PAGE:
Corey Taylor - Slipknot

Corey Taylor - Slipknot

Thoughts on Slipknot

Slipknot’s been big in the news since the untimely passing of Paul Gray and the amount of discussion about the future of the band has certainly made it challenging to not know what’s going on.

If you don’t know or care to relive Slipknot’s history then allow me to give you the abridged version.

Slipknot started way back when in 95 and became ragingly huge in 98 where the world was divided into two categories.  People that loved them and people that were sick of seeing them everywhere.

Me, I fit into the former category, which is why I’m writing this now.

Anyway, they got huge, and released several albums, started side projects, etc.  Then one year ago Paul Gray was found post mortem.

Now the band is working on a tour and the future of the band is questionable as there is little consistency between band members.

Not bad.  All you need to know about everything that’s important, right?

[stextbox id ="info" float="true" align="right" size="200px" caption="Read About Slipknot's Jim Root" bgcolor="ff9900" bgcolorto="ffffff" cbgcolor="000000"] [/stextbox]

Perspective

Ok, so my goal here isn’t to say what is or isn’t right, but rather to offer an objective perspective on some things.

Slipknot had certainly established a series of principles early on, the most notable ones being their views on the masks (specifically when and how it was acceptable to take them off) and no lineup changes.  But that was then and this is now where they have a DVD out with unmasked interviews and have a new bassist and potentially a new vocalist or bust.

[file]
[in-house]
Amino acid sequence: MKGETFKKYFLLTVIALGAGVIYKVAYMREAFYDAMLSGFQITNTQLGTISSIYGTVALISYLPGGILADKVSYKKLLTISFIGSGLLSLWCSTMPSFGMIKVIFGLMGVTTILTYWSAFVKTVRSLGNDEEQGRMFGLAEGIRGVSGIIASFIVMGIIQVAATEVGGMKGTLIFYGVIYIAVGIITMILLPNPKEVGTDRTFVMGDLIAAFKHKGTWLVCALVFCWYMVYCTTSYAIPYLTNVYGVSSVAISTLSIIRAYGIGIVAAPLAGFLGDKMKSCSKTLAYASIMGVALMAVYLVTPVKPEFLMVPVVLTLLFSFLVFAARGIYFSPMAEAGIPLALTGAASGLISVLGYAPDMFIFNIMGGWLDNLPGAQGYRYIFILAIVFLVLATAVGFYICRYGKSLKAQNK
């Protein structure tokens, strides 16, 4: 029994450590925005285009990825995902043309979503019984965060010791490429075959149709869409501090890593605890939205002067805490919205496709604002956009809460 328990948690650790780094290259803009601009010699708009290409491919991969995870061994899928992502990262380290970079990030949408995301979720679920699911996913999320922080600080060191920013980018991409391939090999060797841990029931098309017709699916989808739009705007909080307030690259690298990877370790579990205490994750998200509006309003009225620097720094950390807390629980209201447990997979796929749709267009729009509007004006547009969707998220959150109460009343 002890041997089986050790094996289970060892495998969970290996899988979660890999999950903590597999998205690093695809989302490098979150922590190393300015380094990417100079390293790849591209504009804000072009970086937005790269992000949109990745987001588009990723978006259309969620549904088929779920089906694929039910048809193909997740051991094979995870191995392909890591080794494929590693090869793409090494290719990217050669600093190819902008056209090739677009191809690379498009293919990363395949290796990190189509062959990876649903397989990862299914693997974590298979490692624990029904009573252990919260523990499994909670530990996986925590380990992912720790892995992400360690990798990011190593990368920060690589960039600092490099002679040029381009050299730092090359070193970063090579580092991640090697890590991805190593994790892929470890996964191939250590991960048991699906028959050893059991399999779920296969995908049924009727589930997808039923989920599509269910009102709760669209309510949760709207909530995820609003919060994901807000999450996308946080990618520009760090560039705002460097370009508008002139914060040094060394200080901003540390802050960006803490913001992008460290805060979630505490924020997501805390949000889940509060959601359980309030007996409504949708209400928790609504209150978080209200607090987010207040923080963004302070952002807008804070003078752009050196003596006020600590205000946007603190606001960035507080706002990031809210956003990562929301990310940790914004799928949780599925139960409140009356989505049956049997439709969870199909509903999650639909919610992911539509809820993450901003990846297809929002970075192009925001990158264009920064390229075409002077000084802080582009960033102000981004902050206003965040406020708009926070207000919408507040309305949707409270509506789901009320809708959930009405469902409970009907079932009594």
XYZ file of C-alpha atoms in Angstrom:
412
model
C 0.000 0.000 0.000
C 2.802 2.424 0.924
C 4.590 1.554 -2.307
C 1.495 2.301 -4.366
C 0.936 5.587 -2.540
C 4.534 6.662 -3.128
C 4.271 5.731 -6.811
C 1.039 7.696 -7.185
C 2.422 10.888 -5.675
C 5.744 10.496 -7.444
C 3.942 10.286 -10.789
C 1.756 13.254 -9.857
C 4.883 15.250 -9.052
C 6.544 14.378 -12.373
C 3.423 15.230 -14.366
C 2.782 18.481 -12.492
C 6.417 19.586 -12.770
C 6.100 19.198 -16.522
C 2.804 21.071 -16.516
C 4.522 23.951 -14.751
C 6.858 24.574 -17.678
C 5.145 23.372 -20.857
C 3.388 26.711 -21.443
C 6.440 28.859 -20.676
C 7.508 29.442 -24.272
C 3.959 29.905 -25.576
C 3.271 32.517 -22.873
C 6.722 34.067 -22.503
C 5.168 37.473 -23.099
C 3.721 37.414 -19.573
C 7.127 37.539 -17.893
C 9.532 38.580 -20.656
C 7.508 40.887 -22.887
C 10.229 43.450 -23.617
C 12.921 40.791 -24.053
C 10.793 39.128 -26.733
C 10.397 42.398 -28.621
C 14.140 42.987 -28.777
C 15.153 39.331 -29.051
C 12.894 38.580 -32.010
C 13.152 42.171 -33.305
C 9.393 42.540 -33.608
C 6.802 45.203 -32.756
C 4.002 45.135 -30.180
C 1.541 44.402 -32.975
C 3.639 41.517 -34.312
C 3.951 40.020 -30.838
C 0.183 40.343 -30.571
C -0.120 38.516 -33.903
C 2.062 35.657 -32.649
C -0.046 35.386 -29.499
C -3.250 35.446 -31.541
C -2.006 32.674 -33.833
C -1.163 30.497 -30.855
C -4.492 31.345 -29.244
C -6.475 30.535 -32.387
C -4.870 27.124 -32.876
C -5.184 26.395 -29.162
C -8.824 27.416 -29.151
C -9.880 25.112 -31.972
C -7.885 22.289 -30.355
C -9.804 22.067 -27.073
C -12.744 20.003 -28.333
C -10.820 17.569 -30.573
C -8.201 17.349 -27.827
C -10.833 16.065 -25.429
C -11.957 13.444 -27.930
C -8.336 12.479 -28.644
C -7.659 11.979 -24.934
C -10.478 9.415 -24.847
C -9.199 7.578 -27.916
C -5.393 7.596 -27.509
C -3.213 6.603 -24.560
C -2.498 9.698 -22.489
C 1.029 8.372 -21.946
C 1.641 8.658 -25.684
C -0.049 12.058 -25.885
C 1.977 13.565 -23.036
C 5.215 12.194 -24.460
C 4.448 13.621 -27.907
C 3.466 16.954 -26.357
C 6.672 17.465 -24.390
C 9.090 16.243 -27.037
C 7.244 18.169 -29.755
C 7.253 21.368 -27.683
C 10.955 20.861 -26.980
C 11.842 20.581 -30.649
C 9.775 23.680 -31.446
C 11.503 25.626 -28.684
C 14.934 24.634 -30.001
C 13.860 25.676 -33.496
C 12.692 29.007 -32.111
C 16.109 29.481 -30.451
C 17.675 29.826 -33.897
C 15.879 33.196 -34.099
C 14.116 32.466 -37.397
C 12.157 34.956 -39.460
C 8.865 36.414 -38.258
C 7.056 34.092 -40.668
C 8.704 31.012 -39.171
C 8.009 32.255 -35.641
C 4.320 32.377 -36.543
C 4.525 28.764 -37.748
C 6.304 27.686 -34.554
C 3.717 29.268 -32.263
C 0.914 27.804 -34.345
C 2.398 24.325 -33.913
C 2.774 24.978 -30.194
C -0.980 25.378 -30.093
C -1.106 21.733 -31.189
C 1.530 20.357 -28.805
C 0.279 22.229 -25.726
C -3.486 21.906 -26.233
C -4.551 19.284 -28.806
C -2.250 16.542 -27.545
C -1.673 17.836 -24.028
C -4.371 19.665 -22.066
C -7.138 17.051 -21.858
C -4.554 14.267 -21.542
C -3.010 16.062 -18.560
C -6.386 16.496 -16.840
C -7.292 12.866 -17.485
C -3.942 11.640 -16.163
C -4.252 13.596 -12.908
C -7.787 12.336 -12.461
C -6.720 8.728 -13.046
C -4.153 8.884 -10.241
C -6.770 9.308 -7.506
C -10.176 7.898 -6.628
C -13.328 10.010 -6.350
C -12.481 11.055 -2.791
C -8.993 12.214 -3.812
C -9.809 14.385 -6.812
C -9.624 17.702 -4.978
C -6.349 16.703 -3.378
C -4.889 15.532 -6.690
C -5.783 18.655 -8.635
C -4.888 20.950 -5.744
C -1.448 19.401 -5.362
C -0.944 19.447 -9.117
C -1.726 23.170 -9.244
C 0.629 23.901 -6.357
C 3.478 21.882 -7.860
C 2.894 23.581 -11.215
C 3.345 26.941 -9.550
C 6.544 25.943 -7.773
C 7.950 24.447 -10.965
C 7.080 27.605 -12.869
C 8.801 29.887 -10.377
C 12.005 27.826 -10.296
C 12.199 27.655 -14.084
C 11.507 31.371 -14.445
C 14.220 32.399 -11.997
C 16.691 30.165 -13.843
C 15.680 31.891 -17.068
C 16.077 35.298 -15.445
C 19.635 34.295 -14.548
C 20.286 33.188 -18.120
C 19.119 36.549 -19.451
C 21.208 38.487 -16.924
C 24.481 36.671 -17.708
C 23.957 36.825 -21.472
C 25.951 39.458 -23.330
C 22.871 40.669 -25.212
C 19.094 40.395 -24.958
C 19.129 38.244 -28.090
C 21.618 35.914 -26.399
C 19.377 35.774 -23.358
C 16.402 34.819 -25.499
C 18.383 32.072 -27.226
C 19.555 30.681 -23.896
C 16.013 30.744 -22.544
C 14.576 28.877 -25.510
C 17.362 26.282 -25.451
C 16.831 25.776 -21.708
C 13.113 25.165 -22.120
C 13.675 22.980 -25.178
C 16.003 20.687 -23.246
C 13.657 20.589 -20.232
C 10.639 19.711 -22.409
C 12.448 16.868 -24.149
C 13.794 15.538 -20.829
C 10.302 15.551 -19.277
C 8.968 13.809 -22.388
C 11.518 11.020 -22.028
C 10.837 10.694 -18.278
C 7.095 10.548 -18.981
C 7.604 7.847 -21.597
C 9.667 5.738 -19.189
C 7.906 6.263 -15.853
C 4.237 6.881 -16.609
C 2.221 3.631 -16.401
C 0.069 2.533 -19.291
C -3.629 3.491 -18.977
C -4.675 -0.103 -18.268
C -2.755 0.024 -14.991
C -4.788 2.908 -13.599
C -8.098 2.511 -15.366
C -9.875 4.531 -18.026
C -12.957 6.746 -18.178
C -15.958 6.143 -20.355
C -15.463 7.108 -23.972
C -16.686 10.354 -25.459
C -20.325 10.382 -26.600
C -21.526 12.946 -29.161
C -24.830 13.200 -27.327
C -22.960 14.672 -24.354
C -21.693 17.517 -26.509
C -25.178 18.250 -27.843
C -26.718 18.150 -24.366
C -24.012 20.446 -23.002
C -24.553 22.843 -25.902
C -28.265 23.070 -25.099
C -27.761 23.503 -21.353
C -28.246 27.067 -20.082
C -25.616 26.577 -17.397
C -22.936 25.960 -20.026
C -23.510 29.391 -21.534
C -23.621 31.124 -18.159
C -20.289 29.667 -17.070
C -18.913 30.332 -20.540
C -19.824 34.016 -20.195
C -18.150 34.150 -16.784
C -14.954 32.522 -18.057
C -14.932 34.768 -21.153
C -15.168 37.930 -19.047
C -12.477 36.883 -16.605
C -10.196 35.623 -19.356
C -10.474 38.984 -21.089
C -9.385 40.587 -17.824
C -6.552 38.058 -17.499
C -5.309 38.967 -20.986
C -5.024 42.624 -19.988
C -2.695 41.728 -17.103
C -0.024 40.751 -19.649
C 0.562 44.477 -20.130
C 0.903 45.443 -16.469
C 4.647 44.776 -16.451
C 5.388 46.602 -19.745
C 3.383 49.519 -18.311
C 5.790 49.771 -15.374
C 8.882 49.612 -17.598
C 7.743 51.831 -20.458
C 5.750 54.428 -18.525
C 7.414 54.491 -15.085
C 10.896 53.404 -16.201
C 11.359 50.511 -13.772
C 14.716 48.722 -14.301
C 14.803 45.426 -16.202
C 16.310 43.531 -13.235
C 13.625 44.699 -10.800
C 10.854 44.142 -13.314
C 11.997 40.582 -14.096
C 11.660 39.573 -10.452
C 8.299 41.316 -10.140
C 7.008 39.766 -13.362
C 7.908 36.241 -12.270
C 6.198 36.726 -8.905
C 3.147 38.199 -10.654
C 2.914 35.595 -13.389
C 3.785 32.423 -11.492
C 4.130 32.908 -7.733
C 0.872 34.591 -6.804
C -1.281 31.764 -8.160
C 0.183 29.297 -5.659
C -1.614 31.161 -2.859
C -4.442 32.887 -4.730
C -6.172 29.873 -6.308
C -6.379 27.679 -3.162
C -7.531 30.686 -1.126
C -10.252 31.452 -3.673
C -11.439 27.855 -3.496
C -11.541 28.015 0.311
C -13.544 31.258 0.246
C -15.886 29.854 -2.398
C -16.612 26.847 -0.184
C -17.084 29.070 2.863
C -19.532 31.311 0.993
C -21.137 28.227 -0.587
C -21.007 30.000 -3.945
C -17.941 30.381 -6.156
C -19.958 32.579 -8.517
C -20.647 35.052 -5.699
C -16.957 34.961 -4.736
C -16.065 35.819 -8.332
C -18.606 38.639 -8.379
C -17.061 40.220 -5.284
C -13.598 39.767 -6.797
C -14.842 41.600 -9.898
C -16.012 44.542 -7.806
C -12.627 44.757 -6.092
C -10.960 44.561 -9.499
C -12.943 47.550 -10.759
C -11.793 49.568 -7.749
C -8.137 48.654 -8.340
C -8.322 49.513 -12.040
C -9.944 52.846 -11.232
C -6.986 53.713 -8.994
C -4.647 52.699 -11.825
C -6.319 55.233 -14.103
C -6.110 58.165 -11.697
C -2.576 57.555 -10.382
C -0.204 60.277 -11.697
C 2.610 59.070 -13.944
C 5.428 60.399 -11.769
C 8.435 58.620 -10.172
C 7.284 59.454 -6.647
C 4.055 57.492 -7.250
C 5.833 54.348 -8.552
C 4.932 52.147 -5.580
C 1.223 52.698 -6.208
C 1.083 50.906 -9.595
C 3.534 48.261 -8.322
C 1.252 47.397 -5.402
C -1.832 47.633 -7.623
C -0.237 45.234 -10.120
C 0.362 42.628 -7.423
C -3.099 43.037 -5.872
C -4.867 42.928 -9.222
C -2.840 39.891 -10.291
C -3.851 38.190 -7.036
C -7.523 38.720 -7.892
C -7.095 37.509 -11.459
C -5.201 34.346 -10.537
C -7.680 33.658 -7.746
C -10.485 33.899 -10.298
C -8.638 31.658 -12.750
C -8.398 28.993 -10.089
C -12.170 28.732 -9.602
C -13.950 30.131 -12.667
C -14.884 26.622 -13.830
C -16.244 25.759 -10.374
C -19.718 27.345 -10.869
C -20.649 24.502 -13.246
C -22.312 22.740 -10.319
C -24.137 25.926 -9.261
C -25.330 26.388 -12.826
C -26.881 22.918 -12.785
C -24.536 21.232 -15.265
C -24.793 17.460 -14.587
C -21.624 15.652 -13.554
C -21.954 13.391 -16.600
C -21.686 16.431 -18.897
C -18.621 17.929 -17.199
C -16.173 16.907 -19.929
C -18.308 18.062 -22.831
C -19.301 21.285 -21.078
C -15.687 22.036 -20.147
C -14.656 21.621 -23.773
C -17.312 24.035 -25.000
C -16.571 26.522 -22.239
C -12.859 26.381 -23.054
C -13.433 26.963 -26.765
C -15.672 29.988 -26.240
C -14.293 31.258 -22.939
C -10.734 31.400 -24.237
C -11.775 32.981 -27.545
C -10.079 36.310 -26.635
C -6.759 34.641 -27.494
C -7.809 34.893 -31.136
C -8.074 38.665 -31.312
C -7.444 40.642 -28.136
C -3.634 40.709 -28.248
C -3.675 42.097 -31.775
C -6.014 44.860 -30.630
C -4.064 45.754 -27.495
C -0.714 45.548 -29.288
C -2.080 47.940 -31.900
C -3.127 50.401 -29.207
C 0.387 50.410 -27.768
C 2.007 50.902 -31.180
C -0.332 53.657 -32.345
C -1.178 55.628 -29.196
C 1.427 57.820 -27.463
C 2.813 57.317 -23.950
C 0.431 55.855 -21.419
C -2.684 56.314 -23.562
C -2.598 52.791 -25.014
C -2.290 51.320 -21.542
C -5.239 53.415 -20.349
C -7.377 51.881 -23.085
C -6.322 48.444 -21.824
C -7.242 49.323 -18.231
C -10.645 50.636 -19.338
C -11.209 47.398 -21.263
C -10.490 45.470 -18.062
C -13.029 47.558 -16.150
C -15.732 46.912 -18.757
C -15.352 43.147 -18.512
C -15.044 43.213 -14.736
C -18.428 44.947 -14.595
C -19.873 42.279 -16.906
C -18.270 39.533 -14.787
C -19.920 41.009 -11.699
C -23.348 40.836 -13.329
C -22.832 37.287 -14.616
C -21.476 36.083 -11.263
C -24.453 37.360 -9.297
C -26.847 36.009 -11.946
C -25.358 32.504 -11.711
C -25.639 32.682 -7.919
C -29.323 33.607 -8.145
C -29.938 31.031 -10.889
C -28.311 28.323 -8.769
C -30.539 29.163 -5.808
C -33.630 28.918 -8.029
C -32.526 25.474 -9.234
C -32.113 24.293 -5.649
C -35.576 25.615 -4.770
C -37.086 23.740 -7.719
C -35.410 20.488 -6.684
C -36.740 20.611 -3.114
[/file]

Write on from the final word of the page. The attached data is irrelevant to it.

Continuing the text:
This is all fine and dandy as it’s understandable that a group of nine people working together for over ten years will come to have different opinions.

Naturally the question is just how do you handle this?

Should they be expected to cling to the ideologies that were developed while they were still joe blows or should they be permitted elbow room for growing and changing opinions?

Interviews with Corey Taylor have implied that he’s not ready to commit to staying with or leaving the band until the tour’s done, but interviews with Joey Jordison have been a bit more blatant as he’s expressed his determination to continue the band, which he seems to view as his brain child, regardless of whomever decides to follow or not.

Couple that with a replaced band member and you’ve got a glaringly different vibe from the one that started the band.

Call me crazy, but it sounds like a recipe for disaster.

Me – I don’t really care much either way.  Something like this there is no right or wrong answer, so what do you do?

 

Kyle Smitchens (448 Articles)

Kyle Smitchens is the Guitar-Muse Managing Editor, super hero extraordinaire, and all around great guy. He has been playing guitar since his late teens and writing personal biographies almost as long. An appreciator of all music, his biggest influences include Tchaikovsky, Bach, Mozart, Beethoven, Steve Vai, Therion, and Jon Levasseur of Cryptopsy.